The retrotransposon DIRS-1 is the most abundant retroelement in Dictyostelium discoideum and constitutes the pericentromeric heterochromatin of the six chromosomes in D. discoideum. The vast majority of cellular siRNAs is derived from DIRS-1, suggesting that the element is controlled by RNAi-related mechanisms. We investigated the role of two of the five Argonaute proteins of D. discoideum, AgnA and AgnB, in DIRS-1 silencing. Deletion of agnA resulted in the accumulation of DIRS-1 transcripts, the expression of DIRS-1-encoded proteins, and the loss of most DIRS-1-derived secondary siRNAs. Simultaneously, extrachromosomal single-stranded DIRS-1 DNA accumulated in the cytoplasm of agnA- strains. These DNA molecules appear to be products of reverse transcription and thus could represent intermediate structures before transposition. We further show that transitivity of endogenous siRNAs is impaired in agnA- strains. The deletion of agnB alone had no strong effect on DIRS-1 transposon regulation. However, in agnA-/agnB- double mutant strains strongly reduced accumulation of extrachromosomal DNA compared with the single agnA- strains was observed.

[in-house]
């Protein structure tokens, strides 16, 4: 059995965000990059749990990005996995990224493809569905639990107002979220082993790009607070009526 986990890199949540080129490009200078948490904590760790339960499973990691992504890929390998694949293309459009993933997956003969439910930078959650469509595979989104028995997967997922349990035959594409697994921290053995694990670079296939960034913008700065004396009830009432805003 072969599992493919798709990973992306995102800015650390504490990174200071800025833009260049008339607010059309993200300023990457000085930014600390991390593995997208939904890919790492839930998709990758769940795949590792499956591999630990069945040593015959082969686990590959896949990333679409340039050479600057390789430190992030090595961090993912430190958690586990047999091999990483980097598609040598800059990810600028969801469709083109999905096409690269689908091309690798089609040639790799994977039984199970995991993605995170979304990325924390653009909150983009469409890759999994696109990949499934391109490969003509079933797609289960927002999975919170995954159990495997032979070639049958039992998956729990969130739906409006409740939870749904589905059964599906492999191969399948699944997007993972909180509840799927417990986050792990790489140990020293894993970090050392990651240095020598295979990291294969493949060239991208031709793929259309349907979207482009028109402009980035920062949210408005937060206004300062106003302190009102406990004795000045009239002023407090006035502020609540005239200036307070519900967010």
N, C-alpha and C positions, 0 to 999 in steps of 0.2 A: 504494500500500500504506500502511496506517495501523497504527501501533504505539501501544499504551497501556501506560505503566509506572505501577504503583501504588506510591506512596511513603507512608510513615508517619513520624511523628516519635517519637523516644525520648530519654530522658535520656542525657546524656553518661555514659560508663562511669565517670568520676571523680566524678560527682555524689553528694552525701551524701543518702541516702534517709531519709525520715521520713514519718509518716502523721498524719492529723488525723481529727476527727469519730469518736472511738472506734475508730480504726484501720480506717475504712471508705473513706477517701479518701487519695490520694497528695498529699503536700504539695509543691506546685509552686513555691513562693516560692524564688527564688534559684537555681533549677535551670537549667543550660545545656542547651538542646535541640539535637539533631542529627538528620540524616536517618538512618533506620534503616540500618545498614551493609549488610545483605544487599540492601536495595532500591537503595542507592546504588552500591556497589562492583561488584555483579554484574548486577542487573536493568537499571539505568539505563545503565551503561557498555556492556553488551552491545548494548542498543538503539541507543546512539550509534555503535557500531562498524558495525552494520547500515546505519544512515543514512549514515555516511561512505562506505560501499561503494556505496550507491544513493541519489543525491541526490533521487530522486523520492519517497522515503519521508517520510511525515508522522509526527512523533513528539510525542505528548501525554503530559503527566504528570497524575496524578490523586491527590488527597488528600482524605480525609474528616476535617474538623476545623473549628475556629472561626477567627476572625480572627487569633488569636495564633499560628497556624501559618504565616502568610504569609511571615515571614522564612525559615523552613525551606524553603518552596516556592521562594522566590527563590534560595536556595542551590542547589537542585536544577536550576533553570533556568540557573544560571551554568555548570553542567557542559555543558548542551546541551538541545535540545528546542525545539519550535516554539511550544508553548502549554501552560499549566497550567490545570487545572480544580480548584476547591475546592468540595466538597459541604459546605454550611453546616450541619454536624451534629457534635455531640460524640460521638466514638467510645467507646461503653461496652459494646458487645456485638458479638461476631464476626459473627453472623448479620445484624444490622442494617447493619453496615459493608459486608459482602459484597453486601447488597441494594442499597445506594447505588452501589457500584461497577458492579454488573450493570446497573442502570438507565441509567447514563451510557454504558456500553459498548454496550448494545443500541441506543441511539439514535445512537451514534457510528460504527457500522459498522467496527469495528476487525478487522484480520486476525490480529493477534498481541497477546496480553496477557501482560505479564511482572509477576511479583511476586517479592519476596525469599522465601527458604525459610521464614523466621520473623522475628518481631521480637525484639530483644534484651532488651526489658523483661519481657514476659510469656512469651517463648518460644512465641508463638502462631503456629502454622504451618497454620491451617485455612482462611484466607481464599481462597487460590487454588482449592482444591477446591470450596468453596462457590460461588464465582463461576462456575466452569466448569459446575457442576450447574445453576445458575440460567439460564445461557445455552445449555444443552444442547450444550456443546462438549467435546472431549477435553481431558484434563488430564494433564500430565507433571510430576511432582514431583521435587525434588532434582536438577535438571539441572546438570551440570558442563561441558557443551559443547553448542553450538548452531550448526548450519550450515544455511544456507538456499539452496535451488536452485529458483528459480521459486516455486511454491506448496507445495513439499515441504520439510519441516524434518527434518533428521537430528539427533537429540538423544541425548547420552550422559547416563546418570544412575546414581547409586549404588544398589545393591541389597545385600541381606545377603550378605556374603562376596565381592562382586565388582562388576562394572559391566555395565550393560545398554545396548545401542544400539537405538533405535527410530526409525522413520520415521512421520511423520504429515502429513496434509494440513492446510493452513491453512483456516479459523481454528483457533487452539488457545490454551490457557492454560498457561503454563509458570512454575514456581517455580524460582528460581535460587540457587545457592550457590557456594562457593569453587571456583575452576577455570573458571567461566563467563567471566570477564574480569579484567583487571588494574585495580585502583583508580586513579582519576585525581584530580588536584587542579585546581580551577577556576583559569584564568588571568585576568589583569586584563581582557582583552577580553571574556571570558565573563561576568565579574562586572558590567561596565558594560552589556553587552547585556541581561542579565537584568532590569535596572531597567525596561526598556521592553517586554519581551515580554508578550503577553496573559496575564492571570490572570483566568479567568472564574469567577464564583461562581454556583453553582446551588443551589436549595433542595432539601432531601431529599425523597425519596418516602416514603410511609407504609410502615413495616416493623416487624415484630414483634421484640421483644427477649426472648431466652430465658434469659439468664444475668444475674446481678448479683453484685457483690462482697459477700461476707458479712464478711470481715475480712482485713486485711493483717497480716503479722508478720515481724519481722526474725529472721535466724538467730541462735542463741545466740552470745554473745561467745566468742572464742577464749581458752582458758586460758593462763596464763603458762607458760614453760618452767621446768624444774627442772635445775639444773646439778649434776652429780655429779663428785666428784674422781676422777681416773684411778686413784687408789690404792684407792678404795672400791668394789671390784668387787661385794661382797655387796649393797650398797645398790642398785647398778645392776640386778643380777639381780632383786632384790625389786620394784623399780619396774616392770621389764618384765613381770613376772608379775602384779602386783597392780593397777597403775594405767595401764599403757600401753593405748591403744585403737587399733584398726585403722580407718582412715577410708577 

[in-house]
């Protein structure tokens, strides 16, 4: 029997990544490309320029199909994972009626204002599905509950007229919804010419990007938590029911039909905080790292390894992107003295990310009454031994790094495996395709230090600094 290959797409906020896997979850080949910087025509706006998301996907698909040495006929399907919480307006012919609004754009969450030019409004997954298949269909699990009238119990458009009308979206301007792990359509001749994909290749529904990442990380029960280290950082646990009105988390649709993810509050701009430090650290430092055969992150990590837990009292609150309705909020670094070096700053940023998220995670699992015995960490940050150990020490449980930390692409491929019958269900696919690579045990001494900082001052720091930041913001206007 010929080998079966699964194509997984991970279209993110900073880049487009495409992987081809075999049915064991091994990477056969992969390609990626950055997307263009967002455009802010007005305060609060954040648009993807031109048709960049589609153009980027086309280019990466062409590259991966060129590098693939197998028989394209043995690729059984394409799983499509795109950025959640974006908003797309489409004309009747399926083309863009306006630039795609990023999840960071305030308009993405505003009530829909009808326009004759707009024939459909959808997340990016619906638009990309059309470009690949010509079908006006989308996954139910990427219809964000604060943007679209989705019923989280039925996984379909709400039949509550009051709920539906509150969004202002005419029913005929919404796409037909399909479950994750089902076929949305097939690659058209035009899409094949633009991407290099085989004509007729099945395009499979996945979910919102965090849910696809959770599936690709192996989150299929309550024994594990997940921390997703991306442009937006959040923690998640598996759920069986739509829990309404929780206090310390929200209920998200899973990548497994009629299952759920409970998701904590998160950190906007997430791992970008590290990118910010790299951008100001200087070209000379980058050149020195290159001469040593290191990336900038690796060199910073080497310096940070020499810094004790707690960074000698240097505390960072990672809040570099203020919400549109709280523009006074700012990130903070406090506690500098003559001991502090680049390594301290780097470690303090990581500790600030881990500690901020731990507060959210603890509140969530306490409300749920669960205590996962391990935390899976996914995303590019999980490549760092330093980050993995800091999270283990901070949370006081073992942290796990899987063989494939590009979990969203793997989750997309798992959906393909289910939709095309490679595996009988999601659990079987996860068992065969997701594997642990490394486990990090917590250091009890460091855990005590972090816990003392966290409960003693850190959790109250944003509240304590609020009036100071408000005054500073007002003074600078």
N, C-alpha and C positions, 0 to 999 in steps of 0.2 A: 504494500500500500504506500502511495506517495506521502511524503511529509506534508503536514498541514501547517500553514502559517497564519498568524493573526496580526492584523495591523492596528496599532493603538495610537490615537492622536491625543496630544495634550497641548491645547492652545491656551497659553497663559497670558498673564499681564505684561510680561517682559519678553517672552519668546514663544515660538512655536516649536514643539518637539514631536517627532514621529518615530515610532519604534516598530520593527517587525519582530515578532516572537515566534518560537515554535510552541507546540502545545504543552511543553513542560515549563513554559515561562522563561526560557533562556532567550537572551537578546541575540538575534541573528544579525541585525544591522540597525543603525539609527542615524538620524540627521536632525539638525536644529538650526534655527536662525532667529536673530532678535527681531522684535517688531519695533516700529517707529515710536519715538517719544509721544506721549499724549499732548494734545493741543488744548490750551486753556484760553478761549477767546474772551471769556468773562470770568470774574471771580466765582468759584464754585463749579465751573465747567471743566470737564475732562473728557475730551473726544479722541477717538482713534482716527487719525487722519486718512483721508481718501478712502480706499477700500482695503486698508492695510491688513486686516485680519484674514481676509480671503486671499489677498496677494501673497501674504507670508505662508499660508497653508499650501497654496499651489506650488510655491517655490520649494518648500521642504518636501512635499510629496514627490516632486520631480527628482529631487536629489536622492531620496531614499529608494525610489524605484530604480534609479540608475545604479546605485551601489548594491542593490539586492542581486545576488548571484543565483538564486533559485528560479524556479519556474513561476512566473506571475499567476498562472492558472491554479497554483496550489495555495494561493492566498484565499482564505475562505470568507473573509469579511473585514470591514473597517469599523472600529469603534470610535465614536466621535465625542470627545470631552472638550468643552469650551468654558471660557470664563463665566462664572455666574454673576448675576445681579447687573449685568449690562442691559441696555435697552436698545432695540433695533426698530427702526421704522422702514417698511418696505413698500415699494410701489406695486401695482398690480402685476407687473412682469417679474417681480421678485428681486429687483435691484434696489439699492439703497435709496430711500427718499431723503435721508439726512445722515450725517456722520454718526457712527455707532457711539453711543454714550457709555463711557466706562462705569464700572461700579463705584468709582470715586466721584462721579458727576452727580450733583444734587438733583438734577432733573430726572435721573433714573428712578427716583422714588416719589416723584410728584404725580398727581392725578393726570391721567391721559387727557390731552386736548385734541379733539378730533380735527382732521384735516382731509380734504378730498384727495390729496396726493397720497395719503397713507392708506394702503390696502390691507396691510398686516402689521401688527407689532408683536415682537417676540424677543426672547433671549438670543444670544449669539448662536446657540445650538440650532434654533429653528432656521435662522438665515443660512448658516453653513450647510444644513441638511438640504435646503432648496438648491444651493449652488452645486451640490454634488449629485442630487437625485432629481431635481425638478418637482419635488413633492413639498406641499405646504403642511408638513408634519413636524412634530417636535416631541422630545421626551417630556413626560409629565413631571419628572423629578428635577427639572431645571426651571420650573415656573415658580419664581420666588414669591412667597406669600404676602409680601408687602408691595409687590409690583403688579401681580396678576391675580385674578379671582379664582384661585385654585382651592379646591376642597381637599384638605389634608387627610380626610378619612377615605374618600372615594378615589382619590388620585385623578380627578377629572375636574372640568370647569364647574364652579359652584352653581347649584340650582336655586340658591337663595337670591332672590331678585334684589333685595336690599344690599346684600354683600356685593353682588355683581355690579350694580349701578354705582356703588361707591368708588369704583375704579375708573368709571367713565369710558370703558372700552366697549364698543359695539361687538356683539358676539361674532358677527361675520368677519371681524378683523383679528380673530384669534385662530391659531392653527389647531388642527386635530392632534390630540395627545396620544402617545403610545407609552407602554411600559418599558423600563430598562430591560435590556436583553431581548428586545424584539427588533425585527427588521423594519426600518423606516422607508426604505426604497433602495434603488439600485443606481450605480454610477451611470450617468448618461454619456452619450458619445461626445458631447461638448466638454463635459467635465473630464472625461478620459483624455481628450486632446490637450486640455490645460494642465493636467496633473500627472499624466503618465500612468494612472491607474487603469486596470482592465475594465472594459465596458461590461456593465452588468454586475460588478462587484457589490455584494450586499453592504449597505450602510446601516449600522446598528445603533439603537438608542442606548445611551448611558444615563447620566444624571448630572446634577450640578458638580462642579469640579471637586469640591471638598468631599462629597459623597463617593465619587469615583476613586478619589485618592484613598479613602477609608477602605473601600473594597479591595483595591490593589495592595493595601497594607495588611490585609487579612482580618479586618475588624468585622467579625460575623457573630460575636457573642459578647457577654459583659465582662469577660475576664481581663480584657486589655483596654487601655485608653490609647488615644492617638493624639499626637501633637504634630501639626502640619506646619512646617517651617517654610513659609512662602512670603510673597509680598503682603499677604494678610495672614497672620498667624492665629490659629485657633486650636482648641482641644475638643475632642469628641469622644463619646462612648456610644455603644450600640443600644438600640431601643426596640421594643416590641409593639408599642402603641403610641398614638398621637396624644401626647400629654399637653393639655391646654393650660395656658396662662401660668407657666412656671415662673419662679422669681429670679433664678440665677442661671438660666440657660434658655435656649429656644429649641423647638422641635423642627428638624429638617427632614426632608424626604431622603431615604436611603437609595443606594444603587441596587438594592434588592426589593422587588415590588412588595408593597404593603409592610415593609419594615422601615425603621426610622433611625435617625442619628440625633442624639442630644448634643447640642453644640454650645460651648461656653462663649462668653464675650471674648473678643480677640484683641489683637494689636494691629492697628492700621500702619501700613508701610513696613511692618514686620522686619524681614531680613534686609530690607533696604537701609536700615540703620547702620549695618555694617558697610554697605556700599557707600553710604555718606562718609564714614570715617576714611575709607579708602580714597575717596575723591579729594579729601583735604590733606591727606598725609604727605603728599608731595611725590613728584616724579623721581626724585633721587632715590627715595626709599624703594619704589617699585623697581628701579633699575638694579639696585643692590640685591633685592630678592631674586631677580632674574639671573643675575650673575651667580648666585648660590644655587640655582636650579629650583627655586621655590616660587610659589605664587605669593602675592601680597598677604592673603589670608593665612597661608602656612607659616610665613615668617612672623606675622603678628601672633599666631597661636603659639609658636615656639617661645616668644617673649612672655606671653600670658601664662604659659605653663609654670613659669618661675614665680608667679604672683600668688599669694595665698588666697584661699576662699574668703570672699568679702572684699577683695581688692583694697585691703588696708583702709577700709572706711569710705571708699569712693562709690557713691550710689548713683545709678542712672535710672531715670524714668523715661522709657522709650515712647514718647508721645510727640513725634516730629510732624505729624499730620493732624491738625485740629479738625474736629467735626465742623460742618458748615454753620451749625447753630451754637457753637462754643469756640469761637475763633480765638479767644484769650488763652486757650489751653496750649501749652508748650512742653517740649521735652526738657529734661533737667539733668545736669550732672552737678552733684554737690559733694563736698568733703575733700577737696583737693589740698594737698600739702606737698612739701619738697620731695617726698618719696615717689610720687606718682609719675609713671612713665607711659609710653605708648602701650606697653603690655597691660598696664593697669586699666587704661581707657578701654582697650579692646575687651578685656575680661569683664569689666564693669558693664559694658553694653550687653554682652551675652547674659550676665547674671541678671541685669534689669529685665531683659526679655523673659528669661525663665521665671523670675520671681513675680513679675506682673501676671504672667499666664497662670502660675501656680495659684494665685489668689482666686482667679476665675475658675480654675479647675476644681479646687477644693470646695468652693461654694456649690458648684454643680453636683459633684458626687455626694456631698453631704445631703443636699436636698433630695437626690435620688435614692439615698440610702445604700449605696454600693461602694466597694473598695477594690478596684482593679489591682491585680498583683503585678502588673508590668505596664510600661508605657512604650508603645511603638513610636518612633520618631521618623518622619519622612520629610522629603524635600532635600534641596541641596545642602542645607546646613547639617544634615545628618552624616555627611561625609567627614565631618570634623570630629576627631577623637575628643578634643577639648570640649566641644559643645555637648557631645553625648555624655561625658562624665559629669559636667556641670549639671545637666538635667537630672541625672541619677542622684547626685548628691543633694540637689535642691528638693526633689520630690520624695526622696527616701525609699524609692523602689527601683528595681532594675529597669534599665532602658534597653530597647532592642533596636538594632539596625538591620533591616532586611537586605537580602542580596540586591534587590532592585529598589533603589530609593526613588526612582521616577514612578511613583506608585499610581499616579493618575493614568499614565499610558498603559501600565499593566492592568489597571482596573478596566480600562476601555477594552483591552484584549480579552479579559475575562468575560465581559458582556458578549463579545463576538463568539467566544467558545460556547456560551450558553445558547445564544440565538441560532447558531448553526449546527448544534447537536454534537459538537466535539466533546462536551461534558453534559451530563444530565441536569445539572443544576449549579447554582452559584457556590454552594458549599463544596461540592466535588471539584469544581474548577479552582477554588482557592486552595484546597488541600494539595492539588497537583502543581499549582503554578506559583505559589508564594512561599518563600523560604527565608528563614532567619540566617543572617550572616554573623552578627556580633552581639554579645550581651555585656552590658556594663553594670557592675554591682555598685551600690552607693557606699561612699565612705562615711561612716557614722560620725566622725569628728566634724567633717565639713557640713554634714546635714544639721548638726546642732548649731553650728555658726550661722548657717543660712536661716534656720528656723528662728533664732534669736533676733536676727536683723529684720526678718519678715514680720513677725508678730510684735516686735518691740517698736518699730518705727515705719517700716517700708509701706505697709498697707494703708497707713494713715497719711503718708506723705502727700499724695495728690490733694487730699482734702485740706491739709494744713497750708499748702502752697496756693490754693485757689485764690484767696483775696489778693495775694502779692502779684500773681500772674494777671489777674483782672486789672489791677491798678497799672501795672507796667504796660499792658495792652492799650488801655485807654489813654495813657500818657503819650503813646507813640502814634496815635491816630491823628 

Keywords: Argonaute; Gene Silencing; RNA Interference (RNAi); Small Interfering RNA (siRNA); Transposable Element (TE).
© 2014 by The American Society for Biochemistry and Molecular Biology, Inc.